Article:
Early in 2016, while writing a YA novel about a rock band, I left a part time retail job when I began selling enough paintings (11 x 14″) on FaceBook to pay my bills. Since then I’ve painted around five hundred faces – the vast majority of women. I began painting self-portraits at thirteen to express an intensity I possessed that I didn’t see in advertising and magazine images of women at that time (1973). I’ve continued to explore strong female expression in my art practice, which includes writing, music and painting.
literary fiction, 1993
A self-portrait photo on the cover of Mecca Normal’s 12th album (Kill Rock Stars, 2006) – songs from my yet-to-be published novel “Love Wants You.”
As the lyricist and singer in the band Mecca Normal, I have been writing about women and social justice since 1984. Most people who see my paintings know my background – or they are exposed to it online because of its proximity to where my paintings are posted. Viewers would understand that, at the very least, I’m not objectifying women, but beyond that I haven’t written an artist statement, other than to offer that I paint attitudes more than beauty or other superficial qualities, and that the vast amount of time involved in creating, honing and moving characters around in fiction informs my painting process as I keep working on pieces until I achieve a sort of complete personhood that exudes emotional depth rather than a concentration on physical attributes, which is the essence of how women are typically valued. In our society, what we look like is always the most important thing about us.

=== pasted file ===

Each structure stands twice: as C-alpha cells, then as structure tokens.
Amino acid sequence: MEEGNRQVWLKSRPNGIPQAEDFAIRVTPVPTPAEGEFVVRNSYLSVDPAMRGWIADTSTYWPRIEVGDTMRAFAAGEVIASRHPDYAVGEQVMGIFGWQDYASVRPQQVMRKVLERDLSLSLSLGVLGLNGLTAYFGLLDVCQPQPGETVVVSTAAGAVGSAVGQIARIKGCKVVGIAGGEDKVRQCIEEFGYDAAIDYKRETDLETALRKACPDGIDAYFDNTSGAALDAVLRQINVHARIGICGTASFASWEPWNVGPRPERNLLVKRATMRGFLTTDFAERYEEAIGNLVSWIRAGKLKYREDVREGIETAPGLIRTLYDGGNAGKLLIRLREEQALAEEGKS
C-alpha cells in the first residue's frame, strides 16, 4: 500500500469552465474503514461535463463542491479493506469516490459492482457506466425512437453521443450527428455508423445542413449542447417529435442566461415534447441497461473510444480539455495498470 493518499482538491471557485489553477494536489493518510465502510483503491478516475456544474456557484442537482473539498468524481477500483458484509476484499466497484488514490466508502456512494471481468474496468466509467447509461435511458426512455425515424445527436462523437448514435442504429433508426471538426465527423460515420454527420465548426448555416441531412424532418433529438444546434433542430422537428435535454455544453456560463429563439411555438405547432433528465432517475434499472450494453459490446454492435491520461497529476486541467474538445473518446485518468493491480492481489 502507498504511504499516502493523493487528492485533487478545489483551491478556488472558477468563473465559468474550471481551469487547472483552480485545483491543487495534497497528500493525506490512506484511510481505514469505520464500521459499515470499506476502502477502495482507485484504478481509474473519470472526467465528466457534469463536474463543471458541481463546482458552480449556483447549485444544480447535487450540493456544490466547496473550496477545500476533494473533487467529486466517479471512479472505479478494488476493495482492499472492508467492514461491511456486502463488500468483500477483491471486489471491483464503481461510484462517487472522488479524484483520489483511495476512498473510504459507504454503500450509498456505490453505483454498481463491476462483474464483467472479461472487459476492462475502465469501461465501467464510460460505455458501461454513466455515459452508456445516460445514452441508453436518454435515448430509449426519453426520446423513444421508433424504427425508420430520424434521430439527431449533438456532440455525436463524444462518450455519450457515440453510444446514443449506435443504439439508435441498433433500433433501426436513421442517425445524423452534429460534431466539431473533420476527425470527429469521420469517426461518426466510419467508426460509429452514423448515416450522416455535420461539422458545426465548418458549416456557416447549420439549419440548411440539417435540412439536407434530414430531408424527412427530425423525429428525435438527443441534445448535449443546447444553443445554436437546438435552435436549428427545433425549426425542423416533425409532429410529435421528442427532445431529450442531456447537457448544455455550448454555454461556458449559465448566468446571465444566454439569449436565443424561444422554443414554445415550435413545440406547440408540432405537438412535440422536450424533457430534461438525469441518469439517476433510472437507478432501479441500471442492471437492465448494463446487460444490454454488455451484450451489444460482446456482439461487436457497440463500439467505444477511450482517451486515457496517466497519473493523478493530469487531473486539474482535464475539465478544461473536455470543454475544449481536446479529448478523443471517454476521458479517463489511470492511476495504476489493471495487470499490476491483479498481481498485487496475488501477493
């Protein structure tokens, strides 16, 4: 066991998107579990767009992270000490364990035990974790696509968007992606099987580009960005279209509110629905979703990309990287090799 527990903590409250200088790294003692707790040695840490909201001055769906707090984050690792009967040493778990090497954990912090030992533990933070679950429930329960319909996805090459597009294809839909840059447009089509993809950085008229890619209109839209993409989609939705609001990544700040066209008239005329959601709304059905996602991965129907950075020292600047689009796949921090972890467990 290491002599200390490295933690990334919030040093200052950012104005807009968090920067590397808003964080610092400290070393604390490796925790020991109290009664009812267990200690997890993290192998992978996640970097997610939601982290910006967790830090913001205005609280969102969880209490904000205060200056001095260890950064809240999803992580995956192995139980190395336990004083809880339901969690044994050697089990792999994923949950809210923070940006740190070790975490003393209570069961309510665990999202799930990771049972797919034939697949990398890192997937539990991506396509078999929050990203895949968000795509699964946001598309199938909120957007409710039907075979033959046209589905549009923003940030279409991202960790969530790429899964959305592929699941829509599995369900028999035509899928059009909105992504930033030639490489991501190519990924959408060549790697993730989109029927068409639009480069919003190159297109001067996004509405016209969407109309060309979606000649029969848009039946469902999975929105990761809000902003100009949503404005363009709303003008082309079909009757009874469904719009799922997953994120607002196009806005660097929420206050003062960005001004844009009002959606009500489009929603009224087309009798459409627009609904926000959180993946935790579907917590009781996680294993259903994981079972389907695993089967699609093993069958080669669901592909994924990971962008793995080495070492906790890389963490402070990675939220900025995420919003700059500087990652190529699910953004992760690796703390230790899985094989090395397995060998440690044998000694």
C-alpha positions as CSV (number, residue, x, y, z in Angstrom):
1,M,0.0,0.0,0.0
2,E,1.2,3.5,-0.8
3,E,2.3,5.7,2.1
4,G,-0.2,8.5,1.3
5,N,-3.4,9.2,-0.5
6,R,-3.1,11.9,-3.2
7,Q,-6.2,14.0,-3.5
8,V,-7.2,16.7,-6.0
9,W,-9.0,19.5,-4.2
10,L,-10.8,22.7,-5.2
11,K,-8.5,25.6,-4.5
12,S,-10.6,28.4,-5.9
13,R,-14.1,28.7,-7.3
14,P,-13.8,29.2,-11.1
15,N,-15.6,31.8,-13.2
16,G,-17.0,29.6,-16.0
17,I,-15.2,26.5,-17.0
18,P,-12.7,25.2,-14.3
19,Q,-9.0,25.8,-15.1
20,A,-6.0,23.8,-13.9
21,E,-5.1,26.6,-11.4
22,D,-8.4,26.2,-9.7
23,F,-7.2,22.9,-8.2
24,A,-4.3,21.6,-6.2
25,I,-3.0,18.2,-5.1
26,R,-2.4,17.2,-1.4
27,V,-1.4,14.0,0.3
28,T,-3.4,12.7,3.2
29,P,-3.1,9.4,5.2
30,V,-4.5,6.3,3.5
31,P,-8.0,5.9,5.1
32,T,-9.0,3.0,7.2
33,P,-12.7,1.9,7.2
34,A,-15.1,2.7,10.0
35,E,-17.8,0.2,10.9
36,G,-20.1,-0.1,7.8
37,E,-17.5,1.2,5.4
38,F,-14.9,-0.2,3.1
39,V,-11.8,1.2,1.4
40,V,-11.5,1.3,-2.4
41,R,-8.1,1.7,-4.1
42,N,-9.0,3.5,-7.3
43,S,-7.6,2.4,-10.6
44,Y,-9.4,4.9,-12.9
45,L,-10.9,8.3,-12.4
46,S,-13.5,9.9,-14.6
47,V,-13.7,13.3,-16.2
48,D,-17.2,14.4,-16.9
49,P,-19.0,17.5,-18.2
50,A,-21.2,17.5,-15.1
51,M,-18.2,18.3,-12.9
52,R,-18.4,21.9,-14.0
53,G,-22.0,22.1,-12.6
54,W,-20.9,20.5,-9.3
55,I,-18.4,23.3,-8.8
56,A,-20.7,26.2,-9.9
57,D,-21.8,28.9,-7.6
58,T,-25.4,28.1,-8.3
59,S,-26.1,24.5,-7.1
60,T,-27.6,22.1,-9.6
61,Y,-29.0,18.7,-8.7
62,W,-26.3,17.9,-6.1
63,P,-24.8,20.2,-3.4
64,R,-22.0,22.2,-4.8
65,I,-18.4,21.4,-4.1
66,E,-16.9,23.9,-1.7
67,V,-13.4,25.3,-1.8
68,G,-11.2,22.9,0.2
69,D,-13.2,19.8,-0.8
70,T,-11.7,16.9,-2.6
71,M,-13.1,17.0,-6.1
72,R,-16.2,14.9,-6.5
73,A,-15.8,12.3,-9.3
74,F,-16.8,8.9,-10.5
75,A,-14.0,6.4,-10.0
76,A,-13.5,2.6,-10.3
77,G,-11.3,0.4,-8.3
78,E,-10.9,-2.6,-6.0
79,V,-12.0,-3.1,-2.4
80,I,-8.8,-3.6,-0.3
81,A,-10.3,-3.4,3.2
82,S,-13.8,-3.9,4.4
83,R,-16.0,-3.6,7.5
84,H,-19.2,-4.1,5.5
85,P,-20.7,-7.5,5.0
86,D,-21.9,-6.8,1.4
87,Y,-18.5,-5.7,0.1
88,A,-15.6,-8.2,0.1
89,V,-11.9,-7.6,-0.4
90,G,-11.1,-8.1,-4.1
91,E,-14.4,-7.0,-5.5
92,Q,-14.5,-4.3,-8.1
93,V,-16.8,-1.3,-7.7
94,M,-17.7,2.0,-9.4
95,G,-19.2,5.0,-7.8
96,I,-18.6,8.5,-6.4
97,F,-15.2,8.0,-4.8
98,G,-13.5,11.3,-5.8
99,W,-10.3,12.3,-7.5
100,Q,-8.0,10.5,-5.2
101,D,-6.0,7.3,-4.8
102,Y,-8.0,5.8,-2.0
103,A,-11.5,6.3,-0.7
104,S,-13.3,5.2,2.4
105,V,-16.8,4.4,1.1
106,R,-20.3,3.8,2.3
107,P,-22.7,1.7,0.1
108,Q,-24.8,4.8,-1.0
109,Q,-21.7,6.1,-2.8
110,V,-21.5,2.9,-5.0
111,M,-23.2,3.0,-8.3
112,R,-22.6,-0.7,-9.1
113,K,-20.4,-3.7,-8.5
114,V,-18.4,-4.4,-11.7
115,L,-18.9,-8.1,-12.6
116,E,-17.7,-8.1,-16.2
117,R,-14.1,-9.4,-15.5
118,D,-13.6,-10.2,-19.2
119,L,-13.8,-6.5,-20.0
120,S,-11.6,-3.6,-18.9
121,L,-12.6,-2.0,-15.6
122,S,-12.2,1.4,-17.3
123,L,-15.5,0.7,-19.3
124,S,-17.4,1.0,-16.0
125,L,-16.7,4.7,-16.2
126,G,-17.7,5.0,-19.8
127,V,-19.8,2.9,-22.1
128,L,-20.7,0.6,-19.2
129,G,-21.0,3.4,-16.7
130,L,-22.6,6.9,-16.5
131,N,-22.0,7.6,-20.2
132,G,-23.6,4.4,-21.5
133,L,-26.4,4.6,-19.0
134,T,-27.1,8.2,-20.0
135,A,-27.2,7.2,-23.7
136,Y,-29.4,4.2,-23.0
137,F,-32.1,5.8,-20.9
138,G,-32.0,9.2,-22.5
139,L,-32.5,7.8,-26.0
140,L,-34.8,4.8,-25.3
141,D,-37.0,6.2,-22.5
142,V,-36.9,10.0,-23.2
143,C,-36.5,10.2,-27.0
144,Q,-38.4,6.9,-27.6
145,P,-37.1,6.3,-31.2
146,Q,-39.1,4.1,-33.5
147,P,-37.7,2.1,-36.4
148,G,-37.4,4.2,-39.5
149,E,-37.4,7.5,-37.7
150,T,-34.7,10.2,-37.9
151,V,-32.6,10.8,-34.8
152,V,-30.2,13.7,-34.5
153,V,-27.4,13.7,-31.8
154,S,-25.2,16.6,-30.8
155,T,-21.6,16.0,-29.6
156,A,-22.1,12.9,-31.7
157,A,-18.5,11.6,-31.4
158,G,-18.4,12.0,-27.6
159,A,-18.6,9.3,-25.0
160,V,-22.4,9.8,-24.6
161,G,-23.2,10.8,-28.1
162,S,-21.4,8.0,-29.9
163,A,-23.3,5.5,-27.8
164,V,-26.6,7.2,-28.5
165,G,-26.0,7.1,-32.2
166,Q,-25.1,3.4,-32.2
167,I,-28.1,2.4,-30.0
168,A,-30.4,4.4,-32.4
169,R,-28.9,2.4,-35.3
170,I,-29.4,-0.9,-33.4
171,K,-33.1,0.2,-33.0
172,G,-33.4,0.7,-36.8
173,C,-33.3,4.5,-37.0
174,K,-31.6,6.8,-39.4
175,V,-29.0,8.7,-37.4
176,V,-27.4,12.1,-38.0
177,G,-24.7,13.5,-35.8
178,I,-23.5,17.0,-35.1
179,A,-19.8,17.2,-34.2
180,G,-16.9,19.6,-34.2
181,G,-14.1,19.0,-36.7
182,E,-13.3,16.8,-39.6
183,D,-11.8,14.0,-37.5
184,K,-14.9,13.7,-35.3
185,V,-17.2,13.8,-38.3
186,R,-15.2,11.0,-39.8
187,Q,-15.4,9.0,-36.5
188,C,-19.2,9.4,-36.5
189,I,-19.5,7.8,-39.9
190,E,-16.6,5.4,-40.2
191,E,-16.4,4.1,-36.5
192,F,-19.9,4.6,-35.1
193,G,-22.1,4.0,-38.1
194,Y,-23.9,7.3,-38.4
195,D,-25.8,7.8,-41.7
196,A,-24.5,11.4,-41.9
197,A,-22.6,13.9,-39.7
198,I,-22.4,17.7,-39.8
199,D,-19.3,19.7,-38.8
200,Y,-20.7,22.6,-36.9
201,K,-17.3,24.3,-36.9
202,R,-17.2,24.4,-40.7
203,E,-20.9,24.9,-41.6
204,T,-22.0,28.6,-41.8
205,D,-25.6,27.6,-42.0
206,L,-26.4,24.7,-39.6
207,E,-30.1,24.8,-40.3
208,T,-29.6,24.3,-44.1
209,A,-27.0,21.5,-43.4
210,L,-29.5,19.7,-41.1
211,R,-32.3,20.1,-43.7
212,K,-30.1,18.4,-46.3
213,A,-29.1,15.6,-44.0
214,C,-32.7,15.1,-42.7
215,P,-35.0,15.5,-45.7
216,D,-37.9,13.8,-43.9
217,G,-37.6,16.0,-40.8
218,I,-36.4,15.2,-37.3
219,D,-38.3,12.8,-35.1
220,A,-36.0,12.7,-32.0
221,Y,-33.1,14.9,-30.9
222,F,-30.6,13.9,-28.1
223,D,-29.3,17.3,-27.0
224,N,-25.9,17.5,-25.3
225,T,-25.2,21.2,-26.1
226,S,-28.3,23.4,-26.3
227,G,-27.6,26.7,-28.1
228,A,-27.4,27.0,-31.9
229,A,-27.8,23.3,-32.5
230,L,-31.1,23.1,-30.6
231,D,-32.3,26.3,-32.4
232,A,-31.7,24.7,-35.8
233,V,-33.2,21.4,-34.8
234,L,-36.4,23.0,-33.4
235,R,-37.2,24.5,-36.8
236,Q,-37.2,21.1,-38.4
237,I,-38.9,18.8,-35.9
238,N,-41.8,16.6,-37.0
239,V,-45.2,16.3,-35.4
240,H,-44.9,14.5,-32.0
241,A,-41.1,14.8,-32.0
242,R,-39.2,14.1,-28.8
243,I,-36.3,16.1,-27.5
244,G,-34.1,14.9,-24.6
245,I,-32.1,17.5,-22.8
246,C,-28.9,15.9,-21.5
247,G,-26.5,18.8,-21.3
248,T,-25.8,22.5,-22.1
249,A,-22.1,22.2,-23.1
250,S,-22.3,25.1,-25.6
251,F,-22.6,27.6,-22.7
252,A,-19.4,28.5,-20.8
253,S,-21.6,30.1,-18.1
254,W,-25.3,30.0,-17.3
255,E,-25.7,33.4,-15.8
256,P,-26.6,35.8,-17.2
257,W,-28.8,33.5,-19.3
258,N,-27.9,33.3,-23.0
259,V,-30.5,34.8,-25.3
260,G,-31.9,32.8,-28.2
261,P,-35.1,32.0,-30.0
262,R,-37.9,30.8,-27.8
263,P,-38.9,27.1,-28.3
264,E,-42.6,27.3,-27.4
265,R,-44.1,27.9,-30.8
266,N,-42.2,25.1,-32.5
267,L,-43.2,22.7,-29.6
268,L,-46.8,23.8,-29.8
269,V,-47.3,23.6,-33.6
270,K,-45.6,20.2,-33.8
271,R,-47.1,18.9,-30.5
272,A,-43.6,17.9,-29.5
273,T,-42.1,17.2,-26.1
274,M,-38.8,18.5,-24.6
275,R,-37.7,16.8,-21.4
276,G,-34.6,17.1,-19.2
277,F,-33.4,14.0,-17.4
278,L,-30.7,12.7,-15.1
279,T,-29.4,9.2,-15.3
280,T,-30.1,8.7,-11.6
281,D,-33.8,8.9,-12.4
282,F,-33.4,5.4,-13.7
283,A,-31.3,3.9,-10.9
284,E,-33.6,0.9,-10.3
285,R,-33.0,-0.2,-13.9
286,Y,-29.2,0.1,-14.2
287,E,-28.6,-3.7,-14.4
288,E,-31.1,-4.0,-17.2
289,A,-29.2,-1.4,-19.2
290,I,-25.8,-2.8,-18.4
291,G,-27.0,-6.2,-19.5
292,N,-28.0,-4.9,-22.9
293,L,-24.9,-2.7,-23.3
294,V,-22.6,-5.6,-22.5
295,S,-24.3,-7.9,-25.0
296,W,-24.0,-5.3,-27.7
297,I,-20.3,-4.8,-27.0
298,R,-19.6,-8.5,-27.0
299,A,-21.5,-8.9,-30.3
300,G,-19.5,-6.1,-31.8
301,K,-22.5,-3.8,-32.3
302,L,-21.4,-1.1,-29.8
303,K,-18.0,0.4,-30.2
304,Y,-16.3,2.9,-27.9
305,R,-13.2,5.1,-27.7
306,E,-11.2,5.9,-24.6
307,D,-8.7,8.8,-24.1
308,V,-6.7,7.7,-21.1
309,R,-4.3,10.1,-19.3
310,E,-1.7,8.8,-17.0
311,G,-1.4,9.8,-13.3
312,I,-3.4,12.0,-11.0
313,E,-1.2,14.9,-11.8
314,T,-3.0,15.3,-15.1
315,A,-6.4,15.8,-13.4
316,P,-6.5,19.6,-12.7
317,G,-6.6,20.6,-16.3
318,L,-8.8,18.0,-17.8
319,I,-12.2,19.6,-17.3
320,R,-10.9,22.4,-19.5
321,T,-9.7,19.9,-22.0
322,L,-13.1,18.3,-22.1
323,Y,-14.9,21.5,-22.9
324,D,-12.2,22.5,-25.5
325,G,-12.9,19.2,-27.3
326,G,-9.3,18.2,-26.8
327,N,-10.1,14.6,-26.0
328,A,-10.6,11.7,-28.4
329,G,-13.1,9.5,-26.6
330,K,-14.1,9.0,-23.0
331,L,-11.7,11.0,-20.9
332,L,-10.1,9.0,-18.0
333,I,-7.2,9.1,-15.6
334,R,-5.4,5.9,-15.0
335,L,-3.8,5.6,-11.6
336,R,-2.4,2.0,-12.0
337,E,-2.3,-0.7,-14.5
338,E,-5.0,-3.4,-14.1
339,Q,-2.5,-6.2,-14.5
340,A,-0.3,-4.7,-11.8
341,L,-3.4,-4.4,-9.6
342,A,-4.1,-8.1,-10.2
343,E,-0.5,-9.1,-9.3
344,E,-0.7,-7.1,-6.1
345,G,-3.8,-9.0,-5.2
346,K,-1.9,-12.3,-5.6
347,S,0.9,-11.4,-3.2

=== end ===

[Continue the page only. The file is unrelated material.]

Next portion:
The long history of women as subjects in art made by men is intertwined with women not making art themselves. At this point in my artistic practice, I am painting without an overt political agenda, allowing my contemporary portrait paintings to speak for themselves.